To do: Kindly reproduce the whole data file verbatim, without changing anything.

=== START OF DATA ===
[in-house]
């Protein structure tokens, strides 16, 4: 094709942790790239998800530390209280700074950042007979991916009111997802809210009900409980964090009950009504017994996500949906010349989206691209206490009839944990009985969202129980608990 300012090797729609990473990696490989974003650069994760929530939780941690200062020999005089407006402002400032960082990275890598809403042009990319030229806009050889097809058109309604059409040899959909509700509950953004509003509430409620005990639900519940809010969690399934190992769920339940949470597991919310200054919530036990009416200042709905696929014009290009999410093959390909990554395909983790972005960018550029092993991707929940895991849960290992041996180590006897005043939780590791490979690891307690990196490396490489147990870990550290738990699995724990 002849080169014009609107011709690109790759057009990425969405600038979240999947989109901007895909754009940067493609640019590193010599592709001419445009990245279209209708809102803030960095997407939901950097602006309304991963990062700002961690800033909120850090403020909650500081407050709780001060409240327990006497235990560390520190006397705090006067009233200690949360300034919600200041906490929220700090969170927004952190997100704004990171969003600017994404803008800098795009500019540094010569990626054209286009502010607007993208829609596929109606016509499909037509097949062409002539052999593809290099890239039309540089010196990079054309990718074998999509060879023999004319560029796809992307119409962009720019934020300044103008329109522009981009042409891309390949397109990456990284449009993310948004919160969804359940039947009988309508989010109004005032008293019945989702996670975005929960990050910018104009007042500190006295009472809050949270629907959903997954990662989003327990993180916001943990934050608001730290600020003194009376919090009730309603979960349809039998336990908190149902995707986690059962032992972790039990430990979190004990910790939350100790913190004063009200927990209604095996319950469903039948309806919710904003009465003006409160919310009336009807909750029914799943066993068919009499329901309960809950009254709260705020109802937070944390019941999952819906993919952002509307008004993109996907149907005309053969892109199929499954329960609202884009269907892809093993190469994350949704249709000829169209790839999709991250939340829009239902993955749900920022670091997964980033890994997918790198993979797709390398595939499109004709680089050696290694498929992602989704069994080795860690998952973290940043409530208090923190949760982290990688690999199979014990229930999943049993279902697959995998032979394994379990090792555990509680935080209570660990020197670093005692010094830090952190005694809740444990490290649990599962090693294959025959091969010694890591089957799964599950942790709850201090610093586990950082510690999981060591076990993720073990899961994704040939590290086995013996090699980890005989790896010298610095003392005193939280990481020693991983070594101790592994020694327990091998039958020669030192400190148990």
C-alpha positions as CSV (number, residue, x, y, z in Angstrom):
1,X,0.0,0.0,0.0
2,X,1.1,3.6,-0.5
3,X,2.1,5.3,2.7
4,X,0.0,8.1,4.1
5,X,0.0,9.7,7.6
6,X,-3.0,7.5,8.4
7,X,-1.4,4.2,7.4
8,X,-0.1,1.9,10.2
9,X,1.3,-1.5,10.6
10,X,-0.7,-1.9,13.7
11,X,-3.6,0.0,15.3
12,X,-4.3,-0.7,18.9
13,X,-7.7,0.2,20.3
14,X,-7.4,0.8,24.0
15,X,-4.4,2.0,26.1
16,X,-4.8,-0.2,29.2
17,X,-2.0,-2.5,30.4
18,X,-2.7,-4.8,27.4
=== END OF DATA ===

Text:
[in-house]
């Protein structure tokens, strides 16, 4: 094709942790790239998800530390209280700074950042007979991916009111997802809210009900409980964090009950009504017994996500949906010349989206691209206490009839944990009985969202129980608990 300012090797729609990473990696490989974003650069994760929530939780941690200062020999005089407006402002400032960082990275890598809403042009990319030229806009050889097809058109309604059409040899959909509700509950953004509003509430409620005990639900519940809010969690399934190992769920339940949470597991919310200054919530036990009416200042709905696929014009290009999410093959390909990554395909983790972005960018550029092993991707929940895991849960290992041996180590006897005043939780590791490979690891307690990196490396490489147990870990550290738990699995724990 002849080169014009609107011709690109790759057009990425969405600038979240999947989109901007895909754009940067493609640019590193010599592709001419445009990245279209209708809102803030960095997407939901950097602006309304991963990062700002961690800033909120850090403020909650500081407050709780001060409240327990006497235990560390520190006397705090006067009233200690949360300034919600200041906490929220700090969170927004952190997100704004990171969003600017994404803008800098795009500019540094010569990626054209286009502010607007993208829609596929109606016509499909037509097949062409002539052999593809290099890239039309540089010196990079054309990718074998999509060879023999004319560029796809992307119409962009720019934020300044103008329109522009981009042409891309390949397109990456990284449009993310948004919160969804359940039947009988309508989010109004005032008293019945989702996670975005929960990050910018104009007042500190006295009472809050949270629907959903997954990662989003327990993180916001943990934050608001730290600020003194009376919090009730309603979960349809039998336990908190149902995707986690059962032992972790039990430990979190004990910790939350100790913190004063009200927990209604095996319950469903039948309806919710904003009465003006409160919310009336009807909750029914799943066993068919009499329901309960809950009254709260705020109802937070944390019941999952819906993919952002509307008004993109996907149907005309053969892109199929499954329960609202884009269907892809093993190469994350949704249709000829169209790839999709991250939340829009239902993955749900920022670091997964980033890994997918790198993979797709390398595939499109004709680089050696290694498929992602989704069994080795860690998952973290940043409530208090923190949760982290990688690999199979014990229930999943049993279902697959995998032979394994379990090792555990509680935080209570660990020197670093005692010094830090952190005694809740444990490290649990599962090693294959025959091969010694890591089957799964599950942790709850201090610093586990950082510690999981060591076990993720073990899961994704040939590290086995013996090699980890005989790896010298610095003392005193939280990481020693991983070594101790592994020694327990091998039958020669030192400190148990």
C-alpha positions as CSV (number, residue, x, y, z in Angstrom):
1,X,0.0,0.0,0.0
2,X,1.1,3.6,-0.5
3,X,2.1,5.3,2.7
4,X,0.0,8.1,4.1
5,X,0.0,9.7,7.6
6,X,-3.0,7.5,8.4
7,X,-1.4,4.2,7.4
8,X,-0.1,1.9,10.2
9,X,1.3,-1.5,10.6
10,X,-0.7,-1.9,13.7
11,X,-3.6,0.0,15.3
12,X,-4.3,-0.7,18.9
13,X,-7.7,0.2,20.3
14,X,-7.4,0.8,24.0
15,X,-4.4,2.0,26.1
16,X,-4.8,-0.2,29.2
17,X,-2.0,-2.5,30.4
18,X,-2.7,-4.8,27.4